• 75°

Community Corrections help offenders

Many residents may be unfamiliar with offices set up on Douglas Avenue by the Department of Corrections. It is housed in the fairly new brick building next to Herrington’s Flower Shop.

The Escambia County Community Corrections was established in 2003 under the prompting of Judge Bradley Byrne.

Tiffany Caylor is the assistant director of Escambia County Community Corrections and the Court of Referral Program.

She and her fellow worker, Matthew Rabren those who have drug or alcohol related charges. Each are required to go through the program as part of their sentence.

“We see around 100 people who are in the system right now,” Caylor said. “We cover all Escambia County and help out with Conecuh and Baldwin Counties, as they do not have a program.

The department tries to maintain a good working relationship with all agencies, Caylor said.

“The Department of Corrections uses community correction programs to target available resources to a community that has affectively and efficiently developed a plan to identify those offenders who can be diverted from Alabama Department of Corrections and be safely monitored in the local community under an appropriate level of supervision,” she said as an explanation of the program.

Clients sentenced to the Community Corrections program are put on a schedule for drug tests or for an interview with Caylor or Rabren.

“I love my job,” said Caylor. “We have some successes and every time we do, it makes it all worthwhile.

“We also have around 385 clients in court referrals,” she said. “This is all mandated by the Alabama State Department of Corrections.”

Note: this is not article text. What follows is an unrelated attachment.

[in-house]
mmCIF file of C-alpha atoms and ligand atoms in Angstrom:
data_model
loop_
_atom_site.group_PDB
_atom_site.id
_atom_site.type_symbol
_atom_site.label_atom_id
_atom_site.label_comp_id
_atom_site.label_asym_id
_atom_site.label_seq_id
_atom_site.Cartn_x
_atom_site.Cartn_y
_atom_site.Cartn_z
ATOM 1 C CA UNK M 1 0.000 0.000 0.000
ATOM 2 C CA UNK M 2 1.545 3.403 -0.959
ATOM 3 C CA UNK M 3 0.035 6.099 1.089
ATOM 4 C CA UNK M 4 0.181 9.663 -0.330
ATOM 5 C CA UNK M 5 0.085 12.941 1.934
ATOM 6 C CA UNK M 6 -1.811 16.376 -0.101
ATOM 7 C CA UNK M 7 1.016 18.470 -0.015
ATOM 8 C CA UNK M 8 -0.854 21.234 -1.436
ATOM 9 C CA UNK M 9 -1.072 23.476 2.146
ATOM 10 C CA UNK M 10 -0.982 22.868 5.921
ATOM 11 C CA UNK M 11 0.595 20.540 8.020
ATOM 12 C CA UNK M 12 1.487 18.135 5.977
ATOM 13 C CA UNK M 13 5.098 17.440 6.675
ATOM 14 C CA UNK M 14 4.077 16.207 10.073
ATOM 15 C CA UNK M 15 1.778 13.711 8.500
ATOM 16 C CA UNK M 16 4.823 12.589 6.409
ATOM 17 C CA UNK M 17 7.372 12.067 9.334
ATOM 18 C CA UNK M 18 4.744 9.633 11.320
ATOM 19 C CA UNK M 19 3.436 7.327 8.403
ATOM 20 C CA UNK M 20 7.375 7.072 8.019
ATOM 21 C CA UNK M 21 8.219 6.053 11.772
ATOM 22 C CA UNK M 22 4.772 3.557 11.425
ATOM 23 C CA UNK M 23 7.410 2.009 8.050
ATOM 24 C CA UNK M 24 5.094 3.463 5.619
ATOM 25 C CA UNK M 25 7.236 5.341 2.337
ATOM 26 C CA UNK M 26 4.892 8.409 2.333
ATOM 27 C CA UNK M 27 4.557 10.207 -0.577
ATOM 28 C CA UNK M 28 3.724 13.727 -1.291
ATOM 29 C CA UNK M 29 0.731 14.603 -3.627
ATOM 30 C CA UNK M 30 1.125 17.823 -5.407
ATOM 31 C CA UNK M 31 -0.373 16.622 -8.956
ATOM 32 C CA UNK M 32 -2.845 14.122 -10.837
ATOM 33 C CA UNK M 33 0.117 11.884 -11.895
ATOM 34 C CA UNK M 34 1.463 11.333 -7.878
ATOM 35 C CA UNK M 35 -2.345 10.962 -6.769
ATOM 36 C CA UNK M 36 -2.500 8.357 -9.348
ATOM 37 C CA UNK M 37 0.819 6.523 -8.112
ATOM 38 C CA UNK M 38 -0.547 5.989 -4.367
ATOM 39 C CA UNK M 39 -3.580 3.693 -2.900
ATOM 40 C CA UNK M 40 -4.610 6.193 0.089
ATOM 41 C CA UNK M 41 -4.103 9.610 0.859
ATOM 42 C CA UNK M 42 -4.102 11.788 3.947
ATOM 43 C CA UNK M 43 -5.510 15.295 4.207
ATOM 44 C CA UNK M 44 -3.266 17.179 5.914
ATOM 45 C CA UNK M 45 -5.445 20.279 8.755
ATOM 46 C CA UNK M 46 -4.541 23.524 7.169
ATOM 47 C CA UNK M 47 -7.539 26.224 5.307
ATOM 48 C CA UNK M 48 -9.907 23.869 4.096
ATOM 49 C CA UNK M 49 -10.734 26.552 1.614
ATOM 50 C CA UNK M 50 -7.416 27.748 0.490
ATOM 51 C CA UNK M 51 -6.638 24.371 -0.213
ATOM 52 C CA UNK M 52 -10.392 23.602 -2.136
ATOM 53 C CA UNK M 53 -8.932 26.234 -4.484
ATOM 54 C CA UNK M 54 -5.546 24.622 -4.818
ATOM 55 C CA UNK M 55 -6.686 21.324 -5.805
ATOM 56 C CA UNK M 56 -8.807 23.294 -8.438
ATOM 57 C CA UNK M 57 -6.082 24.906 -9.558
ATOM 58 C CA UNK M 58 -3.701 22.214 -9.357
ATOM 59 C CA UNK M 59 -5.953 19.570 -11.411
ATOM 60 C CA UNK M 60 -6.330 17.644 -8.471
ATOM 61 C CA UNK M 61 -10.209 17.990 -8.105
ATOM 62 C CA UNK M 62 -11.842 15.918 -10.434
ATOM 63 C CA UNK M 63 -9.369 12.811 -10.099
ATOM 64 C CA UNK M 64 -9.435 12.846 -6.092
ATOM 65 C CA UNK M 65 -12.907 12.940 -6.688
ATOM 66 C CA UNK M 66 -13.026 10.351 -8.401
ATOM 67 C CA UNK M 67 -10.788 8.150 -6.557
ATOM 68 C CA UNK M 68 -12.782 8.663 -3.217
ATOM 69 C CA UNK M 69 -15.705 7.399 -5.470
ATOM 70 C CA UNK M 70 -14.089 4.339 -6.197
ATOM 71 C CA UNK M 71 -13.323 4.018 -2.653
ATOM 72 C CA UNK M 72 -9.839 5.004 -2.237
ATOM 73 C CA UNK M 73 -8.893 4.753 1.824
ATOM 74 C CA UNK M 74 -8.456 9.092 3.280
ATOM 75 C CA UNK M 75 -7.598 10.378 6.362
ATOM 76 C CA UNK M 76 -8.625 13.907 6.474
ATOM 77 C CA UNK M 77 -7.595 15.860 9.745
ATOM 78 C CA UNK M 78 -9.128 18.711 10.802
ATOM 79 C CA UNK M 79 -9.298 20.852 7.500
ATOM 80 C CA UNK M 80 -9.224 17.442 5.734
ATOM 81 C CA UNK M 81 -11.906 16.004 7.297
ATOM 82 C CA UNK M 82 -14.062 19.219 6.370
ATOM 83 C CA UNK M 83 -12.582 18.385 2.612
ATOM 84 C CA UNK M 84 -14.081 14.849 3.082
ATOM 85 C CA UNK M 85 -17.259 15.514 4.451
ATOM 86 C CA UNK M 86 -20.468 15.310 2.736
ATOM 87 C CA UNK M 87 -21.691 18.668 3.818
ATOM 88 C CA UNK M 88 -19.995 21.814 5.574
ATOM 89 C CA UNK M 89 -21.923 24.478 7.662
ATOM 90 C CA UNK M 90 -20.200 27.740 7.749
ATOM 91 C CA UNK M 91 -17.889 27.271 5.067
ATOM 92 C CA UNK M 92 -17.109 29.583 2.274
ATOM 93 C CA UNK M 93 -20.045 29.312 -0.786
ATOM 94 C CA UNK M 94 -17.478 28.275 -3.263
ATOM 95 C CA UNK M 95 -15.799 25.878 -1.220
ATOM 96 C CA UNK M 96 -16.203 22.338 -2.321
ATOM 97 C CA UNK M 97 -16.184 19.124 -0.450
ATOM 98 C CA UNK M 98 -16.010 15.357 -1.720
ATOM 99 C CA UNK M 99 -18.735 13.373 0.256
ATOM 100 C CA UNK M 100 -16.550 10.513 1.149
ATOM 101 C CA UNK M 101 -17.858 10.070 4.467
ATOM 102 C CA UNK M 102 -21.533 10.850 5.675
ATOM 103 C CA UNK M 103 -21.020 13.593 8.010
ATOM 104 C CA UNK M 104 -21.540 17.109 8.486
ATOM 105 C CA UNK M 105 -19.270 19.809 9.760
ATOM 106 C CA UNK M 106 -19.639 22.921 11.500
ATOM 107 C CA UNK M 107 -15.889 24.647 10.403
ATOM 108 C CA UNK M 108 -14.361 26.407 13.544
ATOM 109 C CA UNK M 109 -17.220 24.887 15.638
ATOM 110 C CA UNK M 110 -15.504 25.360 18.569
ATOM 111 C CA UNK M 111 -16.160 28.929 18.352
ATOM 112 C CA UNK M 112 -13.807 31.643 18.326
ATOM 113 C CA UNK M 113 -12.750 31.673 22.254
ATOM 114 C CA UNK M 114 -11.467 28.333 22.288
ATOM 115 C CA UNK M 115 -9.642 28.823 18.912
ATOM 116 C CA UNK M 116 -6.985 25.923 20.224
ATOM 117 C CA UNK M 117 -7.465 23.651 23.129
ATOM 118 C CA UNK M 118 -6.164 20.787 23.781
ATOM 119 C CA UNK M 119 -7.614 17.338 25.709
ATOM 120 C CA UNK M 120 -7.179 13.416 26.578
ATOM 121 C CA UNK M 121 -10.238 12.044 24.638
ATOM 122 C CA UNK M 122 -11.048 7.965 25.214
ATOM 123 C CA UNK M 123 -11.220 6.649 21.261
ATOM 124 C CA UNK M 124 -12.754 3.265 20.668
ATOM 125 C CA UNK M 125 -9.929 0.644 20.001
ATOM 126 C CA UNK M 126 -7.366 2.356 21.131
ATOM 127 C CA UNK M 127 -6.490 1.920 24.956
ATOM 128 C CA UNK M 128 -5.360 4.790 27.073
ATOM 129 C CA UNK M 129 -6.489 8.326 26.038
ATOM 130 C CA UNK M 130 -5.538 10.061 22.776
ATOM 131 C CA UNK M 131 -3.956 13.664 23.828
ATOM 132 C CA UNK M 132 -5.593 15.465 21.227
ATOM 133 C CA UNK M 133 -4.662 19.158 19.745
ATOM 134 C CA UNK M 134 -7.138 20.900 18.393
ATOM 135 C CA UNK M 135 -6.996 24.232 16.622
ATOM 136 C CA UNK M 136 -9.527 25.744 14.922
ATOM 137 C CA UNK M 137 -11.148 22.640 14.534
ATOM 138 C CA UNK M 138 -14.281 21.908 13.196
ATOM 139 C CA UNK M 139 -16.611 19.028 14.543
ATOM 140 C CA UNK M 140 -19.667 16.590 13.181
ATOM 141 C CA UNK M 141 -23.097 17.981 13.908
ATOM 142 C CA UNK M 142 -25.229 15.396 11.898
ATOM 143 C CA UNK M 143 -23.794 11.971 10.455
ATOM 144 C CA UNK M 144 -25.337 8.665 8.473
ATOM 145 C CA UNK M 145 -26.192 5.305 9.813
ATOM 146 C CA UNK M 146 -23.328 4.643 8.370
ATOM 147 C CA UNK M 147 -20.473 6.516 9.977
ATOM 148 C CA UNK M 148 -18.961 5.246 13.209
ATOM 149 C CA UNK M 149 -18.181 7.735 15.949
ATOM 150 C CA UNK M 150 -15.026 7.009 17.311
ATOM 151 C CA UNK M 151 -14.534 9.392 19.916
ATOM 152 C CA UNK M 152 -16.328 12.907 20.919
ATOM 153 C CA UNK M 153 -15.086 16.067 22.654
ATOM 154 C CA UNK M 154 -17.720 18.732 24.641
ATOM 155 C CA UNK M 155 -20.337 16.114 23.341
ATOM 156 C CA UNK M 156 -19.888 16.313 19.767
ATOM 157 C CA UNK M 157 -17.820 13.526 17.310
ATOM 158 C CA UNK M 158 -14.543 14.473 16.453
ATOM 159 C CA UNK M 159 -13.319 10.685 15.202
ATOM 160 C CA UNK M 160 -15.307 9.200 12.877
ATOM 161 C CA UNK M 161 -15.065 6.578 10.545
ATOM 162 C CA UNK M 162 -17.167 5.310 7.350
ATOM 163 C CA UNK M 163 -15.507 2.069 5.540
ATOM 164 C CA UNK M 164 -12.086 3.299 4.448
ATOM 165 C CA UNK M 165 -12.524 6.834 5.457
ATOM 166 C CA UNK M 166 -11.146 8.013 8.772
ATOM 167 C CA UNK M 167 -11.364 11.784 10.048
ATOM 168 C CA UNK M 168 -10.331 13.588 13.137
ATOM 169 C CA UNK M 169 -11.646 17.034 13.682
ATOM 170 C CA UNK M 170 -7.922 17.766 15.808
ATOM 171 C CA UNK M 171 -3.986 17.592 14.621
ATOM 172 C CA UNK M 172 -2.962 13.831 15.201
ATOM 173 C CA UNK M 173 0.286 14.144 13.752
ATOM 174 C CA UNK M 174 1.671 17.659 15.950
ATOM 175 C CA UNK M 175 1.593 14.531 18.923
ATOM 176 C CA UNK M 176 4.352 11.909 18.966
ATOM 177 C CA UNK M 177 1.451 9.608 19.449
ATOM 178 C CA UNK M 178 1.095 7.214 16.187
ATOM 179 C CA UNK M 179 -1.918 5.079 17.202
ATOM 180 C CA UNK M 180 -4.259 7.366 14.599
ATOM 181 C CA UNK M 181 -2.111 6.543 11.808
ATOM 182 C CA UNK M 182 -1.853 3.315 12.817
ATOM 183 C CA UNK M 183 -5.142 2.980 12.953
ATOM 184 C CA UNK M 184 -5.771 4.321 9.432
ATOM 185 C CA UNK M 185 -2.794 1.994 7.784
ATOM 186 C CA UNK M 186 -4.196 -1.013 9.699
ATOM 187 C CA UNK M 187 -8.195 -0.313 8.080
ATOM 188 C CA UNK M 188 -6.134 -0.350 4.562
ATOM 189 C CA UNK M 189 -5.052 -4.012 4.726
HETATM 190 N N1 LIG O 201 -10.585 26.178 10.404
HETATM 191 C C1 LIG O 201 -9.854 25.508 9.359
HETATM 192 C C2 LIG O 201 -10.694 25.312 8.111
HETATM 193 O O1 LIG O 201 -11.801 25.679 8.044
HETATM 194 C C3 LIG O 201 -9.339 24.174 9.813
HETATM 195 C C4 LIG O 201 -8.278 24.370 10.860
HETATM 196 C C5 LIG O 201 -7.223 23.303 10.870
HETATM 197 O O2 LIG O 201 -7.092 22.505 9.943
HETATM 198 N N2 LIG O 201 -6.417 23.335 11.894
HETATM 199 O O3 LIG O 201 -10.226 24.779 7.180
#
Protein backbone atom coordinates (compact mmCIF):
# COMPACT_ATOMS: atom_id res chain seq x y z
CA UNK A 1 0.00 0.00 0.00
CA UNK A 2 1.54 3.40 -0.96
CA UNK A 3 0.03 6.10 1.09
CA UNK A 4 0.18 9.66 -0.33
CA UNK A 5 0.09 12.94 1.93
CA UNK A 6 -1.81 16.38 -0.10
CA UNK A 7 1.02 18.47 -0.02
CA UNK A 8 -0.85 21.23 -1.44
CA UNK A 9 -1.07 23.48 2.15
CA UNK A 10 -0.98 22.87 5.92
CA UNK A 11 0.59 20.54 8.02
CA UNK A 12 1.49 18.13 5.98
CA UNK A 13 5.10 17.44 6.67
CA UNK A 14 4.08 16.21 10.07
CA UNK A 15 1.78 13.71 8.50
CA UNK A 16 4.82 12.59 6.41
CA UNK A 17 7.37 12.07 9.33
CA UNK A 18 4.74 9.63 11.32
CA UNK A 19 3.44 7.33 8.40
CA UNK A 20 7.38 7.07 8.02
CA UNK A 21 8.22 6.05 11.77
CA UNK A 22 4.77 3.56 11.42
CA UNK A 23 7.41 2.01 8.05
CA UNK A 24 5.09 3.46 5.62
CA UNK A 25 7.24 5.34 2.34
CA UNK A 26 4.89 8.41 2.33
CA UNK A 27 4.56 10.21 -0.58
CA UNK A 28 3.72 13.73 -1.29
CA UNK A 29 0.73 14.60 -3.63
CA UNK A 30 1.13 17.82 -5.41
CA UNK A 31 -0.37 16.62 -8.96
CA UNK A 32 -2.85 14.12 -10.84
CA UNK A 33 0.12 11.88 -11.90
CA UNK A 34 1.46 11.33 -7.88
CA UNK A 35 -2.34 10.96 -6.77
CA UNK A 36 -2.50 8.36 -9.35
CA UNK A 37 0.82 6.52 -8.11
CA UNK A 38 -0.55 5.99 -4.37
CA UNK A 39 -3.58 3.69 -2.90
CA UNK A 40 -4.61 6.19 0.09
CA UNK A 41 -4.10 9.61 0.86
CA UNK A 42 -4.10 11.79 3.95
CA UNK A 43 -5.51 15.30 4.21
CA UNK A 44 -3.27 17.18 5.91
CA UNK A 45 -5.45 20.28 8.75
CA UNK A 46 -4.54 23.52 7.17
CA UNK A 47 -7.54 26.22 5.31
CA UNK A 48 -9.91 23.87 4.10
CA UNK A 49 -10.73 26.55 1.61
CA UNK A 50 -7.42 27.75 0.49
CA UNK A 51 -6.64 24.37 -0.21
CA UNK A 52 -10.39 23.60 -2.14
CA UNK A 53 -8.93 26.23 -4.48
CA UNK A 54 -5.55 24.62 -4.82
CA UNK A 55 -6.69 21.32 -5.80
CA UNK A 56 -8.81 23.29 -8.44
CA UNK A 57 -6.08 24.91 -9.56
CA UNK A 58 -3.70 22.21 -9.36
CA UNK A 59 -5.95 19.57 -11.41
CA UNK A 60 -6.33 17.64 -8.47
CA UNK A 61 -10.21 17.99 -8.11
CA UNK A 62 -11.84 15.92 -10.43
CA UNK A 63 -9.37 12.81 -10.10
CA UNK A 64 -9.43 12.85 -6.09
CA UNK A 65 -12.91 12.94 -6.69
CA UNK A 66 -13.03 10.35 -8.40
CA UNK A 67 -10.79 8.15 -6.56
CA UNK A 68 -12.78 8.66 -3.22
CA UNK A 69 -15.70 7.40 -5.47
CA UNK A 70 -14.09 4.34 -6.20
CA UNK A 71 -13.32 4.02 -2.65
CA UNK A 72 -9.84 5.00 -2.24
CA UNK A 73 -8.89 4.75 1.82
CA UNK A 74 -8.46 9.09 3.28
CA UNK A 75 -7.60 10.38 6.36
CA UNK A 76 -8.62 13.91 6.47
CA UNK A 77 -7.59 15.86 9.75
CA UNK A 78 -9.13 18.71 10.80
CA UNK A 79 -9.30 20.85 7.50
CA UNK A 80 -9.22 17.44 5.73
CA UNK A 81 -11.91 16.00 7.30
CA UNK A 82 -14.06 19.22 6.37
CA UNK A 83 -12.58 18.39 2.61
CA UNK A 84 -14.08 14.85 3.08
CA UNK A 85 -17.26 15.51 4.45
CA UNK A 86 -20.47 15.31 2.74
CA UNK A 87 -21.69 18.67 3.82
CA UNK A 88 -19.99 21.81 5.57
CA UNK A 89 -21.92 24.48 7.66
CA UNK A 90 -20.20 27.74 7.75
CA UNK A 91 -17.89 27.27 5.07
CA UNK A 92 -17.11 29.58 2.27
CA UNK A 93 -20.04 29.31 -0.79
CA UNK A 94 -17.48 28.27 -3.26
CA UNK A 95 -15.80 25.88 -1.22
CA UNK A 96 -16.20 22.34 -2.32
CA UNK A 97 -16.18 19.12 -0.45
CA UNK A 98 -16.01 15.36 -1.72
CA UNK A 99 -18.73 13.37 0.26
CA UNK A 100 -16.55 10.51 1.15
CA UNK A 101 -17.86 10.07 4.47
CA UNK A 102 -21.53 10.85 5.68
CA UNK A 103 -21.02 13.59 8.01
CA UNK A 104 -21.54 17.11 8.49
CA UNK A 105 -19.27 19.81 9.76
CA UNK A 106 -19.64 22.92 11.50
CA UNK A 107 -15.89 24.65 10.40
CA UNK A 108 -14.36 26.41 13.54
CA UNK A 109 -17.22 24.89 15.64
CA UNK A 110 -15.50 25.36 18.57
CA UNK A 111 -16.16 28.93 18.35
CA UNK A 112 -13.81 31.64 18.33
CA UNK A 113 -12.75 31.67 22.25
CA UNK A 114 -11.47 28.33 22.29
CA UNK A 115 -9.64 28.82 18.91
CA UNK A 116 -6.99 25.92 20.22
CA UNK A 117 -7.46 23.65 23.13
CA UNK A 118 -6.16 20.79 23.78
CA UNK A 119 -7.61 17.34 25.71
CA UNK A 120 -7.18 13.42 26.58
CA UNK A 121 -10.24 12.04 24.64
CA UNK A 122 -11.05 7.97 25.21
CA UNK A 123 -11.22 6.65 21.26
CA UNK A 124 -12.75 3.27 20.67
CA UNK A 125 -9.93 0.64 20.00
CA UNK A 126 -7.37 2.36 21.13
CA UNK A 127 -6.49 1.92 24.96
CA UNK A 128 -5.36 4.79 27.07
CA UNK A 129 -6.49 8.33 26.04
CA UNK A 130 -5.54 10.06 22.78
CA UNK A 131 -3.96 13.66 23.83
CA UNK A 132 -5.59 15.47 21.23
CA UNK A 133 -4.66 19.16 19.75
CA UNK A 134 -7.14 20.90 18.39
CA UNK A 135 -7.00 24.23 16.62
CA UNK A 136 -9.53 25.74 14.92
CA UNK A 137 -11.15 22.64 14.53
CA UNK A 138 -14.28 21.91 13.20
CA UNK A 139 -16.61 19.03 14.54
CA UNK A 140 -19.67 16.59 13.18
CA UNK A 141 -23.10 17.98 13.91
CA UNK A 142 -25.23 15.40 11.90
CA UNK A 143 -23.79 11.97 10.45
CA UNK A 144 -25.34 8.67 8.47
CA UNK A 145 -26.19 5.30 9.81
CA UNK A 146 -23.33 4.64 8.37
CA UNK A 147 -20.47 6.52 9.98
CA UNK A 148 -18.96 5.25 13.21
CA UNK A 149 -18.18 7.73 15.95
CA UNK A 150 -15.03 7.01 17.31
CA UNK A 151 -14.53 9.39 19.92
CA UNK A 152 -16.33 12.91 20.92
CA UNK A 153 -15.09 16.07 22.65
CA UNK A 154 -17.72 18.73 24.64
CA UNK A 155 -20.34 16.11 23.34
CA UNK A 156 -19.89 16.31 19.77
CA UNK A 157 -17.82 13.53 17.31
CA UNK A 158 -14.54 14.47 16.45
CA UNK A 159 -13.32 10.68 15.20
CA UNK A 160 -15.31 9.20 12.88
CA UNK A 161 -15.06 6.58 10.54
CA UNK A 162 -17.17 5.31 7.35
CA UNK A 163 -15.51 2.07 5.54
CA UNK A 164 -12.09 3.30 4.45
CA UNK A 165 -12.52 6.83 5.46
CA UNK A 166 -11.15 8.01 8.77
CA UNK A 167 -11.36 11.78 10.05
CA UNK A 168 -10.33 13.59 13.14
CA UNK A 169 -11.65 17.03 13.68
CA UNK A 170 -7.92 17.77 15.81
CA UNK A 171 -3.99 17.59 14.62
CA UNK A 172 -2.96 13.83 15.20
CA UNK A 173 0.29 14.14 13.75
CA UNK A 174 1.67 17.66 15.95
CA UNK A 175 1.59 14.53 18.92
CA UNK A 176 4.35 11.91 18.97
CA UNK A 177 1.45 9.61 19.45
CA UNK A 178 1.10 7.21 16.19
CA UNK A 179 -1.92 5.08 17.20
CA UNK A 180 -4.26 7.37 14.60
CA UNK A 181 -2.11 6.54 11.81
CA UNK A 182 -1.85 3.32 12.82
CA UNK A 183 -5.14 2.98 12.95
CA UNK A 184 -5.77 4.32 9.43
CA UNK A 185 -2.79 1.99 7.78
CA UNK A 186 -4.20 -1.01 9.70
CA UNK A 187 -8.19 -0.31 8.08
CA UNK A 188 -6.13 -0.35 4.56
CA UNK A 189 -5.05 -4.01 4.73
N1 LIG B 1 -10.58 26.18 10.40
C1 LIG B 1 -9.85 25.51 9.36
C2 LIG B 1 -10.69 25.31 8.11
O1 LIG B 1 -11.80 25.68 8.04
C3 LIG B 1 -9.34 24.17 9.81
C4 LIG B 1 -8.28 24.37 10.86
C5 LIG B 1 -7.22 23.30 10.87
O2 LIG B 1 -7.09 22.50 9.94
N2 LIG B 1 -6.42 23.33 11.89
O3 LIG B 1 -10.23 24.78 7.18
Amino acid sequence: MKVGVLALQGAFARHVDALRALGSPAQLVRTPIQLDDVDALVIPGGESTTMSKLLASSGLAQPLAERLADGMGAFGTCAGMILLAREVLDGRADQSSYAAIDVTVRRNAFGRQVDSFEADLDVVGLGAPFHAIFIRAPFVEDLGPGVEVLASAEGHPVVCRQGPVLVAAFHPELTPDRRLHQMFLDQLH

The department’s director is Jerry Caylor, who is no relationship to Tiffany Caylor. She said that he is good to work with.

“Jerry is a good person for the job,” she said. “He is a compassionate person, and he cares about the clients. He is a good boss and if we have any questions, he is there for us.”

In October Mr. Caylor was awarded the “William ‘Bill’ Chapman Memorial Award for his commitment to training of court referral personnel as a director. This was presented by the administrative office of courts, Rich Hobson.

“Our office does not receive money from the public,” she added. “We are self-sufficient and provide this program with no cost to the citizens of Escambia County. I

“Our successes are those who are ready to admit they have a problem and try to do something about it,” she said. “Once they do that, I see them make the turn-around. Not everyone does, but we have success stories all the time.”

Caylor is Brewton native and graduated from T.R. Miller High School in 1997. She graduated not knowing what she wanted to make her career. She said she did think about becoming a nurse, but that never came to be.

She attended Jefferson Davis Community College and earned her bachelor’s degree in criminal justice from Faulker University in Montgomery.

“I hadn’t thought I was going to make this a career, but I met my husband, Patrick, at school, and he was a major influence on my decision,” she said. “He also earned a degree in criminal justice and now is employed by the Brewton Police Department.”

The two were married in 2009 and now have two children, Allie, who is 14, and Bryson, who is five. They live in the country and Allie is a member of the 4-H Club.

“I am kept very busy,” Caylor said. “I keep up with all the activities the kids are involved in and try not to miss anything they do. I don’t have much time to devote to outside activities, but I am a member of the Kiwanis Club.

“I really do like my job and the clients I see,” she added. “We have more successes than failures and that makes it all worthwhile.”